Using the Type Tool (T), type SKATE-BOARD CULTURE on three lines; this is to occupy more space at the bottom of the poster. On the Character panel, set the Font to Universe 93 Black Extended, Size 75 pt and Leading 60 pt. If you are using one of the alternative fonts, this will look a bit different, but anything works! Centre the text box in the rectangle we created.
6. How to Use Black and White Layer Masks
We want to create the illusion that the skateboarder is coming out of the page, and we also want to make him stand out from the busy background.
We will clip a Black and White Layer Mask to the Skateboarder layer. Let’s start by selecting the Skateboarder layer. Go to the bottom of the Layers panel. Click Create new fill or adjustment layer and while pressing Alt, click on Black & White. A New Layer window will pop up. Name this new Layer Skateboarder BW, check Use Previous Layer to Create Clipping Mask, and click OK. This will create a layer that will change the colour of only the Skateboarder layer to Black and White.
Now we want to adjust the contrast. Select the initial Skateboarder layer, and head over to Image > Adjustments > Brightness and Contrast. I chose to go with Brightness: 36 and Contrast: 68 to make the photo pop. Click OK.
Now we want to resize the skateboarder slightly. While selecting the same layer, hit Command-T and, while holding Shift to keep the same proportions, click and drag from any of the corners to about 120% and reposition the image. We want the image of the skateboarder to appear as if it is coming out of the rectangle we created previously.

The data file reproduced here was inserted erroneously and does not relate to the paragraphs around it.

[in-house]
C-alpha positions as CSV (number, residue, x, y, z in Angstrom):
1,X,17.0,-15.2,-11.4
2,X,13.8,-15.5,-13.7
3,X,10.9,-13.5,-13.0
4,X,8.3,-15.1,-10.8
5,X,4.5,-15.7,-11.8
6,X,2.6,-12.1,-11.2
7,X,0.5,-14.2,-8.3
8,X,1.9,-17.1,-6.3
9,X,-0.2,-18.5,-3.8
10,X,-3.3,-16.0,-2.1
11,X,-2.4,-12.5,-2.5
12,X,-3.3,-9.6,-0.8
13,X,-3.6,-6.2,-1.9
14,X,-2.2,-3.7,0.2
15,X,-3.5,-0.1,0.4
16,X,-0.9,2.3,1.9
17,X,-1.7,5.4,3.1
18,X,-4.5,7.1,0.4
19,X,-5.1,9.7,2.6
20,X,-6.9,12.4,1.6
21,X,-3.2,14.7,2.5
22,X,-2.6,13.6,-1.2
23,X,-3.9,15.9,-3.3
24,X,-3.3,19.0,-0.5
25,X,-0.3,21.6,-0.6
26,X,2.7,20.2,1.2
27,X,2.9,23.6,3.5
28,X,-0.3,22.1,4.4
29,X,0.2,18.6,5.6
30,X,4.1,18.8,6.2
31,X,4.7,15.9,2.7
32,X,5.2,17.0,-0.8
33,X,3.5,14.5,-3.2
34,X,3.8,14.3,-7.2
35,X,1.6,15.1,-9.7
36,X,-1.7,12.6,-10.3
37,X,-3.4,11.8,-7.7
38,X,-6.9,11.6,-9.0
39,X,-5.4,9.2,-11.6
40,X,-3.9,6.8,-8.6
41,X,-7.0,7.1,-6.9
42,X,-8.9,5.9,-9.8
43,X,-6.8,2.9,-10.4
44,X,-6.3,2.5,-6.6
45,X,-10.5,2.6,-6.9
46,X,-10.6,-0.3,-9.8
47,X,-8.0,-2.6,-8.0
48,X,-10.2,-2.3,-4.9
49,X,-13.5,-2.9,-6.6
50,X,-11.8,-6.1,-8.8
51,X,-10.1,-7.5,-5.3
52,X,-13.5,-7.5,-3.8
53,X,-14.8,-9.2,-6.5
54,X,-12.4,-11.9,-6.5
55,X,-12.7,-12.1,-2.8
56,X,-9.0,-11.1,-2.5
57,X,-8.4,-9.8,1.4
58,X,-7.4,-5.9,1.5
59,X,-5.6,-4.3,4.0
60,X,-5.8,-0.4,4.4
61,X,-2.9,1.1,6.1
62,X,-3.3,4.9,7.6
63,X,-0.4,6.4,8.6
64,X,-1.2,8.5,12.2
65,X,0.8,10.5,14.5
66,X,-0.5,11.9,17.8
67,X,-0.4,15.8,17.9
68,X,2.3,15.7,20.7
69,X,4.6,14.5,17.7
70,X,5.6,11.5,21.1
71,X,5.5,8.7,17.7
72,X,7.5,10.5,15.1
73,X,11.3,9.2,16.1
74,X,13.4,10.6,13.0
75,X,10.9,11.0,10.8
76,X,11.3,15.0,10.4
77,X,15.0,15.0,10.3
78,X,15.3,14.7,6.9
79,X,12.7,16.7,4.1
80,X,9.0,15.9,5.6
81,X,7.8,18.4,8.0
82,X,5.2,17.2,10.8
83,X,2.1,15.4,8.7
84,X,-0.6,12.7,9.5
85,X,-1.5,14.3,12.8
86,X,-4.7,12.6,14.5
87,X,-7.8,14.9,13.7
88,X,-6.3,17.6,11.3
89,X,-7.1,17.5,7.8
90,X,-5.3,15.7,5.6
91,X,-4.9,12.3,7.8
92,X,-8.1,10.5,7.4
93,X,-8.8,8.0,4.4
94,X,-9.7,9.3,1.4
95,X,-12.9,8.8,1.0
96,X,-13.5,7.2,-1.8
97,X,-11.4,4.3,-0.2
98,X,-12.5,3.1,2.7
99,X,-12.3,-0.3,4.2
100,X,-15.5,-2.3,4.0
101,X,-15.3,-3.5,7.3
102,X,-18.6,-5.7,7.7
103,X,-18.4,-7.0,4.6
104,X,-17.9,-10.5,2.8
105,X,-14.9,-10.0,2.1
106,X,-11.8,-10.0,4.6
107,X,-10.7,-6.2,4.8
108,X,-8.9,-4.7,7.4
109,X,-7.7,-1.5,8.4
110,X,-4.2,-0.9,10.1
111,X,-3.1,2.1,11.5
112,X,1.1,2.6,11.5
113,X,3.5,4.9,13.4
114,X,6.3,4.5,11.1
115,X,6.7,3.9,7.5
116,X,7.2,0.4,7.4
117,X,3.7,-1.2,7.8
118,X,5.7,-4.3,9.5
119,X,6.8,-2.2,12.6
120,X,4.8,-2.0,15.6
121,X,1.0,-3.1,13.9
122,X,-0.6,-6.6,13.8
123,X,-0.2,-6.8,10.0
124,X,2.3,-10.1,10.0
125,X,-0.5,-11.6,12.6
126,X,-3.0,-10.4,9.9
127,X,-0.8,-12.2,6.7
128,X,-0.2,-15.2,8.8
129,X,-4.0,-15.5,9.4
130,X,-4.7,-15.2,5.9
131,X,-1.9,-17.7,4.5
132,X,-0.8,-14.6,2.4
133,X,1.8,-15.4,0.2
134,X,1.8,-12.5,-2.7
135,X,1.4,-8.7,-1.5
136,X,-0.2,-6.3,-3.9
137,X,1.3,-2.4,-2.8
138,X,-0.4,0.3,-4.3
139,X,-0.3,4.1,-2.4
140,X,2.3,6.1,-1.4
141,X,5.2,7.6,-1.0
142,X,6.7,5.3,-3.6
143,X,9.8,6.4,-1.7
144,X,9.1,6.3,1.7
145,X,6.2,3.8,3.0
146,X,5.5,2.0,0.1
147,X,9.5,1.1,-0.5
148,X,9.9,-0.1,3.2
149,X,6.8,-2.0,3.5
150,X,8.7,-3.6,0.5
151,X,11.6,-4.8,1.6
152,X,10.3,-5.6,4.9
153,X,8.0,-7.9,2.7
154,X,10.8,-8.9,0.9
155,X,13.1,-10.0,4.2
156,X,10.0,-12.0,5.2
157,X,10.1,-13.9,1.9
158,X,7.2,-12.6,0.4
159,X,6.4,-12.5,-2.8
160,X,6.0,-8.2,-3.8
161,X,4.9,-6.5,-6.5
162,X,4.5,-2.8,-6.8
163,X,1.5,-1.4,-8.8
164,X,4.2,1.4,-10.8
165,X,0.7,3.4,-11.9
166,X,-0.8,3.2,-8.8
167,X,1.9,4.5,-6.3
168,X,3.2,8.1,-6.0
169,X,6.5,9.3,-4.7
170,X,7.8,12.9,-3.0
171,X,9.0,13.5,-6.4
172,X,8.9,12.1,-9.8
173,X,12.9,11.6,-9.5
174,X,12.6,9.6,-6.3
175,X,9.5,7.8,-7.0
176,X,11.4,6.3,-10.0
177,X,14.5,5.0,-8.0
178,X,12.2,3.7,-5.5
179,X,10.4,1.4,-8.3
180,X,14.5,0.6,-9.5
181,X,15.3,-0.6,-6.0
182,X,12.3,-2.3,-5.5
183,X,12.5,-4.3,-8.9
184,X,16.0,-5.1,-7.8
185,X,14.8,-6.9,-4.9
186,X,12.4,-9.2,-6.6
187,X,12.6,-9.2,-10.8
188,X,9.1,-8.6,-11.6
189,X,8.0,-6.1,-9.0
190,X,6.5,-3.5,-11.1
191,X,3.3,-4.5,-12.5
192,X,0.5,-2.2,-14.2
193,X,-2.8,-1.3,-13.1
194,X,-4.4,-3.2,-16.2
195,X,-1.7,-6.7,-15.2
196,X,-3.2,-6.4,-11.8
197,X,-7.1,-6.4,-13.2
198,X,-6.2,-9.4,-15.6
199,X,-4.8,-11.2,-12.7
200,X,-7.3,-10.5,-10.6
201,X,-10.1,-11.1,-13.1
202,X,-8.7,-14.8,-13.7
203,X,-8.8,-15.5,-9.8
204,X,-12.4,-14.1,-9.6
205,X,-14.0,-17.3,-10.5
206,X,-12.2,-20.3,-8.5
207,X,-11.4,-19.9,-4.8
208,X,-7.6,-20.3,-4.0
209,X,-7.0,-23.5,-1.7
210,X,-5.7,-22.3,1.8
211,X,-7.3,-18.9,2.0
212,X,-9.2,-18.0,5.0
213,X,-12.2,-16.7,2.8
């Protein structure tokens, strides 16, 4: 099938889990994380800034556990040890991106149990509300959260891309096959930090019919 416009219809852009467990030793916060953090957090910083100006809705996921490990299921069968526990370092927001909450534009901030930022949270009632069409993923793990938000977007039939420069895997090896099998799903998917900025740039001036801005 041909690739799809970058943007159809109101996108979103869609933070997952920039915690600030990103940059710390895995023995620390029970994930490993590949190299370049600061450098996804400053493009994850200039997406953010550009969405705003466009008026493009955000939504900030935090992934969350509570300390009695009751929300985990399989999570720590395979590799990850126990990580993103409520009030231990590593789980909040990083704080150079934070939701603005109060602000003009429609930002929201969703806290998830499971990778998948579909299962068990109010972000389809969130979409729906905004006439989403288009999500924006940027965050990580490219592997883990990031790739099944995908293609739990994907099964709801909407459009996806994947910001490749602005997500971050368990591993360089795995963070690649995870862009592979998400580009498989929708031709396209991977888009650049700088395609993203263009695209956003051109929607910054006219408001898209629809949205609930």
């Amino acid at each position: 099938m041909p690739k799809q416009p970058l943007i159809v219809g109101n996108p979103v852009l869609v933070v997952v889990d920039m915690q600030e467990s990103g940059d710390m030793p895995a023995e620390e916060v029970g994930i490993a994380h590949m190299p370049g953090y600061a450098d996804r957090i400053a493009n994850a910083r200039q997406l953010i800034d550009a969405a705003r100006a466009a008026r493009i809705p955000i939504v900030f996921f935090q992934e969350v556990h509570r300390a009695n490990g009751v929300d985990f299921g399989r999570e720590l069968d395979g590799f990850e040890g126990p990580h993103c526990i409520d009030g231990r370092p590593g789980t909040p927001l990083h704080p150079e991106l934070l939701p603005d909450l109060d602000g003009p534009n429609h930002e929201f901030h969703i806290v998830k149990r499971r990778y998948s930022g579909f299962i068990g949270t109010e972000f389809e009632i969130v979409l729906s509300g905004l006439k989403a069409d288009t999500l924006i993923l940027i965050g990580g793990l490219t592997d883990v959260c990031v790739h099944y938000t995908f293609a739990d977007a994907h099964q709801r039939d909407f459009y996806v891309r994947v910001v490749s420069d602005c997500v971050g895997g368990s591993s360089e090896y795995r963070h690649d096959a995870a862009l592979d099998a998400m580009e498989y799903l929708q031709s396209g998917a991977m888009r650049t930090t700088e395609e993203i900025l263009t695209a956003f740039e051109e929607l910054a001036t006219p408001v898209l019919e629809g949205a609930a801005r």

7. Adding Final Details
Let’s add a date and location for this poster. Select the Rectangle 1 Layer and create a new rectangle using the Rectangle Tool (U), this one vertically on the right side of the poster. We can adjust our Skateboard Culture layer by pressing Command-T, holding Shift and resizing to keep the original proportions.
Let’s add some made-up text to this rectangle with the Type Tool. Let’s add a date, time, and website. Once the information is in, hold Command, and the text box is going to turn into an object that we will be able to turn. Hold Command, head over to one of the text box’s corners, and click and rotate. Alternatively, you can hold Shift and turn the text box 90 degrees with precision.
Let’s add a third rectangle over the title of the poster to match the right side. Your layers should be looking like the image below.
8. How to Save the Poster
Click File > Save to save the file as a .PSD to later edit it and as JPEG if you will be using it for social media.
You Did It!
Congratulations on finishing this tutorial! We have covered an interesting skill for putting together a promotional piece for social media. Today we’ve learned to:
- Clean up an image using Layer Masks.
- Format typography and allow it to interact with the image.
- Use the image in a different way to create an outside-of-the-box poster.
- Use Layer Masks and Clipping Masks to edit colours on only one layer.
- Use the Liquify Tool.